This legendary album, the centrepiece of the so-called “Doom Trilogy”, has waited nearly 30 years to be issued on CD, such has been its author’s reputed disenchantment with it. Over that time, On The Beach has become a sort of Holy Grail to Neil Young CD buyers, its continuing unavailability adding to a notoriety which began with the first round of reviews the album received in summer 1974. Early reaction to On The Beach was almost entirely negative and it was only after a certain amount of hindsight had set in that it was accorded any respect, let alone admiration. Now, at last, it’s with us again, and we have another chance to evaluate what many feel to be one of the outstanding achievements of Young’s career.
Made in spring 1974, On The Beach was chronologically the last of the Doom Trilogy, following 1973’s Time Fades Away and Tonight’s The Night, recorded in August 1973 but unreleased until June 1975. As such, the bleak, inward-looking, semi-exhausted On The Beach, while sounding like the eye of the storm, was actually the aftermath of a dark exorcism carried through in the previous two albums.
The context of this period of Young’s life was a desperate one. On the rebound from the Roman excesses of being on the road with CSNY, Young was disillusioned with the compromised idealism of the late-’60s counterculture and disgusted with the bloated complacency of the American music scene of the early ’70s. More sharply, he felt painful grief for the deaths by heroin of two close friends: Danny Whitten, guitarist with his backing band Crazy Horse, and Bruce Berry, guitar roadie for CSNY. In particular, Young was haunted by remorse and horror at the death of Whitten, who had OD’d after being sacked from sessions for Young’s second solo album. The Time Fades Away tour, from which the 1973 live album of the same name was drawn, chronicles Young’s dire mood in the aftermath of this personal disaster.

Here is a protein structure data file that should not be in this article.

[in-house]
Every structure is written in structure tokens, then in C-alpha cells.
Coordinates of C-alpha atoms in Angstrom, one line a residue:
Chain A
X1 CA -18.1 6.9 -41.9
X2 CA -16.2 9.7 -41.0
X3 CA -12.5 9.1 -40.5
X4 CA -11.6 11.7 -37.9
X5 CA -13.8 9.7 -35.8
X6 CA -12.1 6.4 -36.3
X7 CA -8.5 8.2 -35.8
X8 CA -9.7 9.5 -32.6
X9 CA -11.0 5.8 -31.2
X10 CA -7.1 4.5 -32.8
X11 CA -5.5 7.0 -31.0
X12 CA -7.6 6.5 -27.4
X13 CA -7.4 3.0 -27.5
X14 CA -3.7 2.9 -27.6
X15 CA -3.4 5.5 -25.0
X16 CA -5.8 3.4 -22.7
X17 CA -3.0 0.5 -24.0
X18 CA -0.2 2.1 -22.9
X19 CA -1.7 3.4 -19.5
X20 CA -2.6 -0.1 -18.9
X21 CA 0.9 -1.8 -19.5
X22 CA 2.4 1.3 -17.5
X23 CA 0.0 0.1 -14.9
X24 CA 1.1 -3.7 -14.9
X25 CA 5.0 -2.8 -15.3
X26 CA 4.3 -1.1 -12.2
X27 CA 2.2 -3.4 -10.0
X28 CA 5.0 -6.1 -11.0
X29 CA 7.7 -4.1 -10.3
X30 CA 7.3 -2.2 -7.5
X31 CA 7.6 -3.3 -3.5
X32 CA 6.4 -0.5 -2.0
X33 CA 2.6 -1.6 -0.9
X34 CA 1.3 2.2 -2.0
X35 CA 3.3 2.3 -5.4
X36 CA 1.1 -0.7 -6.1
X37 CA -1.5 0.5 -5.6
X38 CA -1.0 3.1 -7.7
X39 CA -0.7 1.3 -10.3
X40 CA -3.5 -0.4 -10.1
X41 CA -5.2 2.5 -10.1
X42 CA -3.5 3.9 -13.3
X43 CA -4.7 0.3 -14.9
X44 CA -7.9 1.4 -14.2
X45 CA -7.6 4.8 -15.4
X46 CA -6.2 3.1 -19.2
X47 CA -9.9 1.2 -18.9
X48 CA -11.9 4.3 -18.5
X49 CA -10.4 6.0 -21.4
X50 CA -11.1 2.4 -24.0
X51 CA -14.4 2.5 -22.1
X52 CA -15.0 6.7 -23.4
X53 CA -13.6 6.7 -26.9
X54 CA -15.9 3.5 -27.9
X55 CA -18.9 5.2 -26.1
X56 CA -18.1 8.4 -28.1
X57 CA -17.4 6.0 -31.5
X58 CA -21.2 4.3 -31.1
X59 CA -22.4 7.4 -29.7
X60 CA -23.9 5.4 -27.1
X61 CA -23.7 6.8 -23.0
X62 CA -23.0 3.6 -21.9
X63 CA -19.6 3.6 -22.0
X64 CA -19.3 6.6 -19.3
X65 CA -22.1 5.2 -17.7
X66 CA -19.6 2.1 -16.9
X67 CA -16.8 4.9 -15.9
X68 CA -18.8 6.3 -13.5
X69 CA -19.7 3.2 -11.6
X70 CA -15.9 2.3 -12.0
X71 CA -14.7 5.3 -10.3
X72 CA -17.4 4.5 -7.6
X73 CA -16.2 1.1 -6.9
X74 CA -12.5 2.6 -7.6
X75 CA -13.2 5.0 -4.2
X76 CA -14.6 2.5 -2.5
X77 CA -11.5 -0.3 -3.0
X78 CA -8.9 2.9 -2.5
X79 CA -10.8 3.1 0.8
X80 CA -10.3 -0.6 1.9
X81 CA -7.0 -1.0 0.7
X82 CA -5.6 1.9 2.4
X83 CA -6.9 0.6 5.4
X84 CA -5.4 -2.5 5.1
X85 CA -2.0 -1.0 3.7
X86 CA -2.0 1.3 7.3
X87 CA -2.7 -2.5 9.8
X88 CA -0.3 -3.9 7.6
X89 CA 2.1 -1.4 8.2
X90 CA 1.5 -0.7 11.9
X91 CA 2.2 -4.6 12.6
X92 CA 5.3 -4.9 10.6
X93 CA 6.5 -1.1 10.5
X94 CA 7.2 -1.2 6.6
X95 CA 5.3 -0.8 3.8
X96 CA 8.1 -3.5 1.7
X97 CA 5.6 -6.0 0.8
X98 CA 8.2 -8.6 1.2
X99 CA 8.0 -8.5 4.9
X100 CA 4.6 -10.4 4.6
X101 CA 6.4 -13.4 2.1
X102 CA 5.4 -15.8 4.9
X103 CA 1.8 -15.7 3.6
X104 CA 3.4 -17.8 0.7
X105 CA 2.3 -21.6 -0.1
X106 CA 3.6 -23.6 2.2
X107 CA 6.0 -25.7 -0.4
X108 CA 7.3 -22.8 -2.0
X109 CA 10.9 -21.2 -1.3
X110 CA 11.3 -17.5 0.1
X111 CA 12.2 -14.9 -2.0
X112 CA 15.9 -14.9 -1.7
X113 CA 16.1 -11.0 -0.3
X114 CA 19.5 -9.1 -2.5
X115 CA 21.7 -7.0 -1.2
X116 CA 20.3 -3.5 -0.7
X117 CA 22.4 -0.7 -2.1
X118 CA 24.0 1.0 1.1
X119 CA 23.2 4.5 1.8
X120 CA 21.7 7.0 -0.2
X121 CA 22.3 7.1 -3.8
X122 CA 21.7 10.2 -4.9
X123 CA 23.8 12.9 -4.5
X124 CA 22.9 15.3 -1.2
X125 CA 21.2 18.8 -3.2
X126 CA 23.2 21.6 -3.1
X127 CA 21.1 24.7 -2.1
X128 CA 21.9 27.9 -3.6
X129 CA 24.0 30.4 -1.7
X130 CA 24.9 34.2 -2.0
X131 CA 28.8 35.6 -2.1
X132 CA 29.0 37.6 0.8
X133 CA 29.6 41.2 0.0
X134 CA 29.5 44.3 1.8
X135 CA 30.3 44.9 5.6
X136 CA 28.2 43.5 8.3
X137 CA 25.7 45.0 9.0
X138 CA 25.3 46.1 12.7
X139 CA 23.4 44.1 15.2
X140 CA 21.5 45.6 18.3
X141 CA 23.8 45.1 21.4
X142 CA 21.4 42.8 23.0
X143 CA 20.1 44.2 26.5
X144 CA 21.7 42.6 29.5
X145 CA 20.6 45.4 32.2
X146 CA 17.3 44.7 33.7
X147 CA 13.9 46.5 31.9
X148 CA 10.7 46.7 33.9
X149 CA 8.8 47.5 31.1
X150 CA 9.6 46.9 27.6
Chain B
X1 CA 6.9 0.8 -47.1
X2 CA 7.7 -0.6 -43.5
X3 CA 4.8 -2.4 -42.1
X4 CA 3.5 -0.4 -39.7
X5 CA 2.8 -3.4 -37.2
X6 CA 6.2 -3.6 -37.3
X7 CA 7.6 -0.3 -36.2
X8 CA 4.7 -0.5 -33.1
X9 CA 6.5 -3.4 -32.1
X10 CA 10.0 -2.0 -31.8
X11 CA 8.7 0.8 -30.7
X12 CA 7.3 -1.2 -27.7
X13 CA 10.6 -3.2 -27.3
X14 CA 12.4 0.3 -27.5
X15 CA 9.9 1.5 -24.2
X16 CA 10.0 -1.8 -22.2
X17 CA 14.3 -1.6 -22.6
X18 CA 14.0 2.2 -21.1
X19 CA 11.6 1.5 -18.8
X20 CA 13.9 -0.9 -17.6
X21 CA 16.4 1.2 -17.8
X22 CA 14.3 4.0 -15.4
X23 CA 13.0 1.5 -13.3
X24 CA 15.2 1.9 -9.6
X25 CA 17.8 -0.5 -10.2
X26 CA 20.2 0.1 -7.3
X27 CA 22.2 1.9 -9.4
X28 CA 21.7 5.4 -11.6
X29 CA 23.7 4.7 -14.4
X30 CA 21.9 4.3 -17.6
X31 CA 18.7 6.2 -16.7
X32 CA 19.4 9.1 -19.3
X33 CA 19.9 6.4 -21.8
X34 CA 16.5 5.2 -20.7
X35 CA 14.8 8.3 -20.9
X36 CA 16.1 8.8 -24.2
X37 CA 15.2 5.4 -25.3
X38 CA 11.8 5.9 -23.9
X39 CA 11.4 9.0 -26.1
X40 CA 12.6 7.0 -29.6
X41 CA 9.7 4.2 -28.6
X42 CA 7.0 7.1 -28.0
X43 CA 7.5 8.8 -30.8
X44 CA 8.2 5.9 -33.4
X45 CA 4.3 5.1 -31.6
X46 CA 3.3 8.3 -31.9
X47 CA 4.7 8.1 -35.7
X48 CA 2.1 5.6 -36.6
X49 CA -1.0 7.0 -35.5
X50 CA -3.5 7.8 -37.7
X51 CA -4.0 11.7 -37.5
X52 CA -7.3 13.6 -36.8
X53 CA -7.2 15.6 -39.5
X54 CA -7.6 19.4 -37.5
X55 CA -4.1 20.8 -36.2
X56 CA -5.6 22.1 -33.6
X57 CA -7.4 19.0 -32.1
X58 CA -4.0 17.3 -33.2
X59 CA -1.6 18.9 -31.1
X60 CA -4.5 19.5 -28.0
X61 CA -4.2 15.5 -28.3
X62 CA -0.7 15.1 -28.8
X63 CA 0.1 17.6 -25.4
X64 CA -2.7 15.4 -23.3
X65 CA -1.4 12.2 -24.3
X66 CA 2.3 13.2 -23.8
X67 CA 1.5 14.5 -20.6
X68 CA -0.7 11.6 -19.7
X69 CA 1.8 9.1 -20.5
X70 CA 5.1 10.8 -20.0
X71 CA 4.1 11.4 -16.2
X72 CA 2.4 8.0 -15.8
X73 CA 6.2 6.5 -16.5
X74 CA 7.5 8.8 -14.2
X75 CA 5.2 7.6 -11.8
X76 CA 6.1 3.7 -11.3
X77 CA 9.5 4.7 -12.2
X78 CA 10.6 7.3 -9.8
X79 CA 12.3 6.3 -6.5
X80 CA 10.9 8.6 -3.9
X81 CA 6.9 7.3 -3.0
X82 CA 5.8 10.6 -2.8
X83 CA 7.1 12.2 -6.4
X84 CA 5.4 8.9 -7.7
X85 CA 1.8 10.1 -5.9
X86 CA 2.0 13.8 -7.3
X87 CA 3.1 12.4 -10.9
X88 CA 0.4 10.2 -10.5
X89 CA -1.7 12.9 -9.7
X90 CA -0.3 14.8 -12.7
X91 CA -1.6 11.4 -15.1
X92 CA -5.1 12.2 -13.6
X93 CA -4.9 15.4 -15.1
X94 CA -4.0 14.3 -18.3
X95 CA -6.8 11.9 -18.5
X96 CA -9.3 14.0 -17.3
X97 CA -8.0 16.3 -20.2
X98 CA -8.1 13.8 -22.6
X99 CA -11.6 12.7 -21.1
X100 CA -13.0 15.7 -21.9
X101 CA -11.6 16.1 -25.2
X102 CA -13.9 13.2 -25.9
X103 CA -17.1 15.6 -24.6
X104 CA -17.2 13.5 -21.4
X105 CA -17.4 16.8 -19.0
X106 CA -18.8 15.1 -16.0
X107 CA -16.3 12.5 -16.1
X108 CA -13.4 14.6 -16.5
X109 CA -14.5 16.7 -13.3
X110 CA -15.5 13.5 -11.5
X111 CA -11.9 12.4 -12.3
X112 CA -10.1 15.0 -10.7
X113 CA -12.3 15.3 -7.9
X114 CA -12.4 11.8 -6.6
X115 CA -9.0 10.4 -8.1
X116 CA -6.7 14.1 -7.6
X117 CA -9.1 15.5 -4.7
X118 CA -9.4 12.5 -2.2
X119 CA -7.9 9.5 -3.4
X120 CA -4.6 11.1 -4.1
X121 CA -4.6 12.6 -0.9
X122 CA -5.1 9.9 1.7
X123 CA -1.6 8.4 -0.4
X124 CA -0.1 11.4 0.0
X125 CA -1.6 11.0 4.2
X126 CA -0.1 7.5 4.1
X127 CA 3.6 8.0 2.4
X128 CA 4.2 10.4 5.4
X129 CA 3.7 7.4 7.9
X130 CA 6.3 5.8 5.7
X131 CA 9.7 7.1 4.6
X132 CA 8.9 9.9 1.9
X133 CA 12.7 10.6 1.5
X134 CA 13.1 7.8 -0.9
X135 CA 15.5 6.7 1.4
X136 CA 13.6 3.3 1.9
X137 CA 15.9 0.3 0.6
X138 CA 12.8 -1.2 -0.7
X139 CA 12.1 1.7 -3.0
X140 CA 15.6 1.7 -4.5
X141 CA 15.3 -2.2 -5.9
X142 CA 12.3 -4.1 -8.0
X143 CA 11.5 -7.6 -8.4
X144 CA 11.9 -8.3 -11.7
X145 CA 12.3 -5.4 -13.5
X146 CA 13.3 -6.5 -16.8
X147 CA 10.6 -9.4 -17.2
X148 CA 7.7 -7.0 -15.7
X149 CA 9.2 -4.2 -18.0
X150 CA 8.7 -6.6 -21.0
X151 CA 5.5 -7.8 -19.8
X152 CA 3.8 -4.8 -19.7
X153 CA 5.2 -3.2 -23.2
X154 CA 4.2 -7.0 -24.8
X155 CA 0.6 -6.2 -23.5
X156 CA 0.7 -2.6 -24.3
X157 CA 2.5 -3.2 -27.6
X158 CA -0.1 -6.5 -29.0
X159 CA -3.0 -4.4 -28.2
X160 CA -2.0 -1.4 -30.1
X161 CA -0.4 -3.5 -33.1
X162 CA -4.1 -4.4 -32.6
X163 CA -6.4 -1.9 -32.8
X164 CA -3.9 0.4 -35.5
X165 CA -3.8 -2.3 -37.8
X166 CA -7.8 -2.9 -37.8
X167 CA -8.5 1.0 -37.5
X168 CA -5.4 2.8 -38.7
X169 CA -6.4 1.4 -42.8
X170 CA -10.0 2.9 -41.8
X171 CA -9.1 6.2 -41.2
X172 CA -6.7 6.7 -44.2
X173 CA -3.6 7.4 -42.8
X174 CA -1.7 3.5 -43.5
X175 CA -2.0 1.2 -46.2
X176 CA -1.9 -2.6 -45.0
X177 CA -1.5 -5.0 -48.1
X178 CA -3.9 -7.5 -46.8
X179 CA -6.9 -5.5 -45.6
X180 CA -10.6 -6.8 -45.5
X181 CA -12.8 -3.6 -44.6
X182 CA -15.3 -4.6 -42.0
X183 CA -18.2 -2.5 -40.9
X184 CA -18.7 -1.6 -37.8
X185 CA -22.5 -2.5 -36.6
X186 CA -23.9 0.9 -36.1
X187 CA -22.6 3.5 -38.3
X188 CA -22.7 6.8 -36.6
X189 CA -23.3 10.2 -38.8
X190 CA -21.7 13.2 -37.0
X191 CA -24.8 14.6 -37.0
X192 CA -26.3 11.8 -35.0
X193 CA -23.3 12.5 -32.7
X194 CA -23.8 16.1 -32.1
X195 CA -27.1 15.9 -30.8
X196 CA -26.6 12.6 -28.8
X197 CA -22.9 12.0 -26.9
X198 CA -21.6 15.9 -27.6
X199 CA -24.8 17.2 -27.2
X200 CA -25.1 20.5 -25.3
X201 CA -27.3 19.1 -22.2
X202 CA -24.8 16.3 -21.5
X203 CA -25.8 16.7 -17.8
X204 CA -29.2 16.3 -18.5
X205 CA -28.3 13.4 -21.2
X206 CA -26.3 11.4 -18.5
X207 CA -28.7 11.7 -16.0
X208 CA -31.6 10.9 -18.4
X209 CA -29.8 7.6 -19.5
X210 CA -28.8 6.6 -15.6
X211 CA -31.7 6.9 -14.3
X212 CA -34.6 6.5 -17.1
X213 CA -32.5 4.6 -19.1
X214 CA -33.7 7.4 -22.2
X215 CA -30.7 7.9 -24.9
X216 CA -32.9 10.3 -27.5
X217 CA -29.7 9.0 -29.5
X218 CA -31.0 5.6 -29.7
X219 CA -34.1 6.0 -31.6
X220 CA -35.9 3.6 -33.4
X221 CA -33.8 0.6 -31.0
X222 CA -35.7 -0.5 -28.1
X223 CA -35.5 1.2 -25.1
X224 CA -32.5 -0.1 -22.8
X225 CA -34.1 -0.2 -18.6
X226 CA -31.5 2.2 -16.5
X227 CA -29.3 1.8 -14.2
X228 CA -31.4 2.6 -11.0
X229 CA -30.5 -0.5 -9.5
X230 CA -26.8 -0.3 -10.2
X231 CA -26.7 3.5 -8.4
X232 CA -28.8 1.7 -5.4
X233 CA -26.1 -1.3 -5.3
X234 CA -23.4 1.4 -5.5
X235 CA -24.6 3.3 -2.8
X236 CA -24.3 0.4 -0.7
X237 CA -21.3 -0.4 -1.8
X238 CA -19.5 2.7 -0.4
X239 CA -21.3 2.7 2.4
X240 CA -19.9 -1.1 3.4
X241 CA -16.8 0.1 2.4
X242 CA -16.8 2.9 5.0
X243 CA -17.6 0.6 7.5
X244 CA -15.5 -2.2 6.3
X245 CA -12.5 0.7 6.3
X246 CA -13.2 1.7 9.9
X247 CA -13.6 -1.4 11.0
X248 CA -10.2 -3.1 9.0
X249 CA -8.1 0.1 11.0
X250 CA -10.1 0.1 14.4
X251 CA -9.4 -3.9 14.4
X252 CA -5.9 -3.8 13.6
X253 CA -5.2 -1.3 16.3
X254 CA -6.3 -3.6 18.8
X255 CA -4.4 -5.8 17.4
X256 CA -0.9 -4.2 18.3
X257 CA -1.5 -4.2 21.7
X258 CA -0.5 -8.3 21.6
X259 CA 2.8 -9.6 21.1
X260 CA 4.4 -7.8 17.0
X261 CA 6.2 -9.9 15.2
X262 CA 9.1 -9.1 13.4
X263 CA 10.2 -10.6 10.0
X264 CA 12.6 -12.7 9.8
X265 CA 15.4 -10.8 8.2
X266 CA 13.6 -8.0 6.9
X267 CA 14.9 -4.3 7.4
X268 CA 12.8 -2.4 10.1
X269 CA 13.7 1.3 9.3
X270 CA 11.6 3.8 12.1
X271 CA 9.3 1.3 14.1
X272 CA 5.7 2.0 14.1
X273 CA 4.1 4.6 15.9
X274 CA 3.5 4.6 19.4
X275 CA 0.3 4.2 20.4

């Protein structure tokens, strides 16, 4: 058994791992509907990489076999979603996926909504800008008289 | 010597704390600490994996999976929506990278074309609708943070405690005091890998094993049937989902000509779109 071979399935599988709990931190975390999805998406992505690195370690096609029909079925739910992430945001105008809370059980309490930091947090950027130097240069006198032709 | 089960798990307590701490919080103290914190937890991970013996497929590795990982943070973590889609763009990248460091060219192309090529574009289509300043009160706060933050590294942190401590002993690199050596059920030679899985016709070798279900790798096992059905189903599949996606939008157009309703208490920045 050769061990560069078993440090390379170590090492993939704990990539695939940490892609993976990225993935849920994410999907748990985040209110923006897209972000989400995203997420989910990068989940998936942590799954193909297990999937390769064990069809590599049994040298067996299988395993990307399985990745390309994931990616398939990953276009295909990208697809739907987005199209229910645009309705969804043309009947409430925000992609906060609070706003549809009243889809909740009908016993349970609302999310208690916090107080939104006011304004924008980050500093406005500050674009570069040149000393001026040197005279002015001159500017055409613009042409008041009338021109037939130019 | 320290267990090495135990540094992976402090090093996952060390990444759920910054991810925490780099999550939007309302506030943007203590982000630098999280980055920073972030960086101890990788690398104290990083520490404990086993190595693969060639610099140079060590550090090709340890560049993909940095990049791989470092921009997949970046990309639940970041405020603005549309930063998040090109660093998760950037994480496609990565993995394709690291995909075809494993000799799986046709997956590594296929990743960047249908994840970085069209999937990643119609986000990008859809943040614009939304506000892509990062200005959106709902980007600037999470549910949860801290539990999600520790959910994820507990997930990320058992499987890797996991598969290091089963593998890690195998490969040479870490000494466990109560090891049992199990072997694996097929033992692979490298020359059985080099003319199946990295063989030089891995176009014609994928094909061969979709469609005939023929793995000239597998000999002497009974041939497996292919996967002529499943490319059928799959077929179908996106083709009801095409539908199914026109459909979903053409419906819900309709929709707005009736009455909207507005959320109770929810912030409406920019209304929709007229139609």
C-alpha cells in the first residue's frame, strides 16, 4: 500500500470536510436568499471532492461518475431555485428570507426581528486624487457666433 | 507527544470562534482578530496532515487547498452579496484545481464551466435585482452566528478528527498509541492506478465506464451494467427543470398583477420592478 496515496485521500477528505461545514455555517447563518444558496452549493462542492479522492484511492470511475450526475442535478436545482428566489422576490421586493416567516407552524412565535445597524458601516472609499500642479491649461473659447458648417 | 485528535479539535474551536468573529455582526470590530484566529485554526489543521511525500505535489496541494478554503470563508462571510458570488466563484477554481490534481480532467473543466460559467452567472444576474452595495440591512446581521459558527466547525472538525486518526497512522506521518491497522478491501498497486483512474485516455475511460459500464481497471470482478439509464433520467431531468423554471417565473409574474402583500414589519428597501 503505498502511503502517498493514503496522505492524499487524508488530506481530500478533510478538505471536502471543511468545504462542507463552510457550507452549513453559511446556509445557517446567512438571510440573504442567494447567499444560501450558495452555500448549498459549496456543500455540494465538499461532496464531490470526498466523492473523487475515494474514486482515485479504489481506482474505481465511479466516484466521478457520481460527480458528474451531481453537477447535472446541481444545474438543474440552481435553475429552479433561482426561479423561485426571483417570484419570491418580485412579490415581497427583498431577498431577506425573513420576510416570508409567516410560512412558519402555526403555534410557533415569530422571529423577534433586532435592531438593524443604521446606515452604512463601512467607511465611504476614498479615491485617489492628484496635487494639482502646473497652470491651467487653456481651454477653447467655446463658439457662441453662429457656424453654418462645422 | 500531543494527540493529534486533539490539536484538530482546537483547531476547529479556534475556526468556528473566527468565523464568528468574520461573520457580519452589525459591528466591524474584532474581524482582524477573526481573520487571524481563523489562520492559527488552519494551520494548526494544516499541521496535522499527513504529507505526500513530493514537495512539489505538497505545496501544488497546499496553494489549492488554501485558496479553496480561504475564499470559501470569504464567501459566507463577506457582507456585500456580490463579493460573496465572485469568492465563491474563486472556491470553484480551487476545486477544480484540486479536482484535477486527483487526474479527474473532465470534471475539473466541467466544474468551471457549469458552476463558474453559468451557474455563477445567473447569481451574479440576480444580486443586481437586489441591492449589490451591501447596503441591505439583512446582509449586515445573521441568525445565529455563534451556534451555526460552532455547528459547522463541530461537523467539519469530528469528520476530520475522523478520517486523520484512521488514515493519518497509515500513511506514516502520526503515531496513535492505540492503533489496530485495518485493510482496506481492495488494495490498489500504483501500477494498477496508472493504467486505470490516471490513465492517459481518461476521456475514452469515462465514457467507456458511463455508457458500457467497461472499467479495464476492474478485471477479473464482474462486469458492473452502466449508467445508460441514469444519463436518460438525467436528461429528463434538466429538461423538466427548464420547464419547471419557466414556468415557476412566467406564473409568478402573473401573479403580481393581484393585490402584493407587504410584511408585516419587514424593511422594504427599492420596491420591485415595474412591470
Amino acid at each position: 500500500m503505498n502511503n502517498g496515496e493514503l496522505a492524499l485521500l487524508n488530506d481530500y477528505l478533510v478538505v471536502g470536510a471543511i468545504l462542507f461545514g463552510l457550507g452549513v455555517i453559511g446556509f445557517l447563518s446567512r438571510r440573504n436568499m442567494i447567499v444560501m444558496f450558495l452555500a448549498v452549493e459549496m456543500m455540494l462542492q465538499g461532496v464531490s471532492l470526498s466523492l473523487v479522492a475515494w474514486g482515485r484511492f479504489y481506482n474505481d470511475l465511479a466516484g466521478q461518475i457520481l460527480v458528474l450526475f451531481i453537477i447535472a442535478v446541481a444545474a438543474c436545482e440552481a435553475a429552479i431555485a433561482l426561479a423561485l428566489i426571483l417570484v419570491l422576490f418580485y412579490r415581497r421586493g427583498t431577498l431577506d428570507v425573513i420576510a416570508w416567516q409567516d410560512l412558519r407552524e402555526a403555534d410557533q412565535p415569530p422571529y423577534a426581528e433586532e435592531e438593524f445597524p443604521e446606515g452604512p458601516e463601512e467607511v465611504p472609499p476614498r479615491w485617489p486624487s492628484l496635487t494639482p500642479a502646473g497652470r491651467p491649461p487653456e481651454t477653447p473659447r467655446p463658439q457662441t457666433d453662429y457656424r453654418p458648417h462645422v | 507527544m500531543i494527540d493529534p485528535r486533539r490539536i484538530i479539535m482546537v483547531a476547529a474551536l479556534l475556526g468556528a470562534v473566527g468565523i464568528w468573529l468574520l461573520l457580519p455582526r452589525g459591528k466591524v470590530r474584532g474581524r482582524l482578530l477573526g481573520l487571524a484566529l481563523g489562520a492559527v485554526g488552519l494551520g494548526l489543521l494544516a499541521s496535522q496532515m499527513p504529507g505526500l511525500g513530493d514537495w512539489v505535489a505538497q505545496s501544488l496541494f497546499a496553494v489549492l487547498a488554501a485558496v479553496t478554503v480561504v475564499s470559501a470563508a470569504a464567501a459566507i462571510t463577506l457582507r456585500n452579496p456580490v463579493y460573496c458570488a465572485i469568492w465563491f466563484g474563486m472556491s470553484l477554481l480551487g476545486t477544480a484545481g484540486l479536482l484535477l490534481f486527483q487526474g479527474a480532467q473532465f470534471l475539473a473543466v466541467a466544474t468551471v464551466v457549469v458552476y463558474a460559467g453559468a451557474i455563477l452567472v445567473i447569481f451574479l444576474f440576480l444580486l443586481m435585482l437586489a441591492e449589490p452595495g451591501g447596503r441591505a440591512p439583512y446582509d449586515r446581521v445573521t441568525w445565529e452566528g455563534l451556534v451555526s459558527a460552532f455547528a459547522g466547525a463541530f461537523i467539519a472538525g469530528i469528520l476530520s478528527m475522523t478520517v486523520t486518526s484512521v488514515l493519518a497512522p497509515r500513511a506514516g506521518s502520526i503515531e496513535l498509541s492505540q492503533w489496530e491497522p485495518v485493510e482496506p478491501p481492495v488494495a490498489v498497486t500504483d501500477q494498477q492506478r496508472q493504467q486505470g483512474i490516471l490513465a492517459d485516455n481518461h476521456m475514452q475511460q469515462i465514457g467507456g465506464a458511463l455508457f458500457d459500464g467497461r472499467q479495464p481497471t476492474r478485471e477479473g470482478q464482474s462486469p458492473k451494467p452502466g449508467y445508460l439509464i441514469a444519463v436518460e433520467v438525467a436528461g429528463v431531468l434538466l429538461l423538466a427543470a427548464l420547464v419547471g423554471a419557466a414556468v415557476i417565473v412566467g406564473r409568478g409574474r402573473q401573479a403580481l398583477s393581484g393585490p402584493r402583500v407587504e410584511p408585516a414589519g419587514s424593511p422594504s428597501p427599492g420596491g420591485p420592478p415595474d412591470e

Everything that was oppressing Young in 1973 came together in the dark howl of Tonight’s The Night, a record described by Uncut editor Allan Jones as “the sound of calamity, a rock’n’roll Golgotha, a place of death and skulls”. So oppressive and deranged was the accompanying tour that many expected Young to expire as an artist by the end of it; indeed, there was a rumour, made semi-official by a wire-service news story from Paris at the end of the tour, that Young had died from a heroin overdose. He hadn’t, of course, and somewhere between then and the spring of the following year he managed to assemble On The Beach.